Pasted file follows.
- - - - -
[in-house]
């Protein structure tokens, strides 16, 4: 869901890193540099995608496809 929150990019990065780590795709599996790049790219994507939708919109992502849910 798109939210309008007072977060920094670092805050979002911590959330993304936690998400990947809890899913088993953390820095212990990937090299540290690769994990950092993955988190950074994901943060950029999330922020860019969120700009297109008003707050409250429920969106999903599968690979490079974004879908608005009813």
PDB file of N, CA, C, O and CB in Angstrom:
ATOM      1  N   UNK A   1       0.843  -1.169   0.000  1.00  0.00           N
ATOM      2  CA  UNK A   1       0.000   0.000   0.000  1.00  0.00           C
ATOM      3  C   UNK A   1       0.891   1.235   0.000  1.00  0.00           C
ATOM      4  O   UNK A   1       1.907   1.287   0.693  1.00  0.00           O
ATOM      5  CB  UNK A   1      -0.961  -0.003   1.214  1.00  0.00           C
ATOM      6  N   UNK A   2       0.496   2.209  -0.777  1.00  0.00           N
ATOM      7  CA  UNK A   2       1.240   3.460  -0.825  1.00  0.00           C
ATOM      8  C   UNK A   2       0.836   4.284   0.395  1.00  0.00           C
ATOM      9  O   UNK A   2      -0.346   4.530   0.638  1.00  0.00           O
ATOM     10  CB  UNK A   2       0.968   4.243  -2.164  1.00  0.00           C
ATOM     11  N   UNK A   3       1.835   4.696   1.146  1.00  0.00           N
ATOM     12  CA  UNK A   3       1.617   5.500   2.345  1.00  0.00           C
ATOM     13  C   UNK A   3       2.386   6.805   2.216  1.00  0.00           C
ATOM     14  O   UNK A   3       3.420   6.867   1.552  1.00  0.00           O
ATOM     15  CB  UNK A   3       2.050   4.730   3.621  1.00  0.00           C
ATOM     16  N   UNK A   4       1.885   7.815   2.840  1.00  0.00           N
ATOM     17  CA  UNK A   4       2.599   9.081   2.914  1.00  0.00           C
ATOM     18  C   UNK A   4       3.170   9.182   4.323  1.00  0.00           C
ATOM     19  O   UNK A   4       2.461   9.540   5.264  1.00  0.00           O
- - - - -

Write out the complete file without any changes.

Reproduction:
[in-house]
């Protein structure tokens, strides 16, 4: 869901890193540099995608496809 929150990019990065780590795709599996790049790219994507939708919109992502849910 798109939210309008007072977060920094670092805050979002911590959330993304936690998400990947809890899913088993953390820095212990990937090299540290690769994990950092993955988190950074994901943060950029999330922020860019969120700009297109008003707050409250429920969106999903599968690979490079974004879908608005009813």
PDB file of N, CA, C, O and CB in Angstrom:
ATOM      1  N   UNK A   1       0.843  -1.169   0.000  1.00  0.00           N
ATOM      2  CA  UNK A   1       0.000   0.000   0.000  1.00  0.00           C
ATOM      3  C   UNK A   1       0.891   1.235   0.000  1.00  0.00           C
ATOM      4  O   UNK A   1       1.907   1.287   0.693  1.00  0.00           O
ATOM      5  CB  UNK A   1      -0.961  -0.003   1.214  1.00  0.00           C
ATOM      6  N   UNK A   2       0.496   2.209  -0.777  1.00  0.00           N
ATOM      7  CA  UNK A   2       1.240   3.460  -0.825  1.00  0.00           C
ATOM      8  C   UNK A   2       0.836   4.284   0.395  1.00  0.00           C
ATOM      9  O   UNK A   2      -0.346   4.530   0.638  1.00  0.00           O
ATOM     10  CB  UNK A   2       0.968   4.243  -2.164  1.00  0.00           C
ATOM     11  N   UNK A   3       1.835   4.696   1.146  1.00  0.00           N
ATOM     12  CA  UNK A   3       1.617   5.500   2.345  1.00  0.00           C
ATOM     13  C   UNK A   3       2.386   6.805   2.216  1.00  0.00           C
ATOM     14  O   UNK A   3       3.420   6.867   1.552  1.00  0.00           O
ATOM     15  CB  UNK A   3       2.050   4.730   3.621  1.00  0.00           C
ATOM     16  N   UNK A   4       1.885   7.815   2.840  1.00  0.00           N
ATOM     17  CA  UNK A   4       2.599   9.081   2.914  1.00  0.00           C
ATOM     18  C   UNK A   4       3.170   9.182   4.323  1.00  0.00           C
ATOM     19  O   UNK A   4       2.461   9.540   5.264  1.00  0.00           O